The next time you have a conversation with anyone, gay or straight, that doesn’t support Marriage Equality tell them these stories. Ask them if their family deserves to be torn apart because of who they are.

Straight to the Gay Bar: Friendfactor Makes a Splash

2 Dec

Most out LGBT people I know, can recall coming out to their best straight friend or their straight brother or sister or even their parents. When we recall that moment, it’s hard not to also remember the awkward questions that followed…

“So…have you ALWAYS been this way?”

“Do you like musicals now?”

and the ever-famous…

“So…how do you…do…it?”

What many of us don’t really notice is just how easy it becomes to communicate with our straight friends and family once the big questions have already been asked. Of course this isn’t ALWAYS the case and some of us are dismissed and disowned outright, and sometimes the conversation never moves past the awkward. But for those relationships that are lucky enough to move beyond that, Brian Elliot and his pals at Friendfactor want you to take the next step.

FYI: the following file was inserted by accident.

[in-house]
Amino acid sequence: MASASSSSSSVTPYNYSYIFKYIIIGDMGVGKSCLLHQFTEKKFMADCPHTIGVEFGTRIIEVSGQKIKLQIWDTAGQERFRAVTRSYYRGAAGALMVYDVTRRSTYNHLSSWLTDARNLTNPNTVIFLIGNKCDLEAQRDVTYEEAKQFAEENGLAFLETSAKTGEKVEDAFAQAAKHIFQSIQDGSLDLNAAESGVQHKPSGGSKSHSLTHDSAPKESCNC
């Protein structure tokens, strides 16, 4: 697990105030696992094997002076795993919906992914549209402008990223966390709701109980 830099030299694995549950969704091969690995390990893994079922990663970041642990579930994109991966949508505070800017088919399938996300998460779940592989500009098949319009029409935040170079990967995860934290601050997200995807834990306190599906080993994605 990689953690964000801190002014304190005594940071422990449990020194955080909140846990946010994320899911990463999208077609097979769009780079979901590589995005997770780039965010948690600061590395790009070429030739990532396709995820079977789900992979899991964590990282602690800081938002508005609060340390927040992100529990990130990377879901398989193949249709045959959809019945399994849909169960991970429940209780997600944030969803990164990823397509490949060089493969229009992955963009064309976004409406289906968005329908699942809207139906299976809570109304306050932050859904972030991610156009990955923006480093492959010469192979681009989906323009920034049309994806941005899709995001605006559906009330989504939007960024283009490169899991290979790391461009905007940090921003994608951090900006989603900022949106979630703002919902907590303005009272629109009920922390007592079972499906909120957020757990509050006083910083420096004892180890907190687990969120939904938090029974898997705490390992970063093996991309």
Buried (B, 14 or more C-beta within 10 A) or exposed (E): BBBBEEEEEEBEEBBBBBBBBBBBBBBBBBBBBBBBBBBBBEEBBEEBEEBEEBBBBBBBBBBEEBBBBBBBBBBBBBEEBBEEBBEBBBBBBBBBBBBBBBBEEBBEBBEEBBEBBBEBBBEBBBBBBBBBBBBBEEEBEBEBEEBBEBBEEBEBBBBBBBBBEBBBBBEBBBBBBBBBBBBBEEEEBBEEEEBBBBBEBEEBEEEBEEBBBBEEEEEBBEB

Having started a Facebook group called “Give Brian Equality,” Brian succeeded in getting 600 of his friends to join – to learn about the inequalities he faces. Brian was shocked to see that in just four weeks, the group had grown to 19,000 people. So he started Friendfactor, a new online platform designed to assist LGBT people in communicating with their straight friends about equality. We announced the launch of the app and website just a few weeks ago.

It’s time to move past “Does this belt go with this dress?” and on to “Did you know I can be fired for being gay in 29+ states?”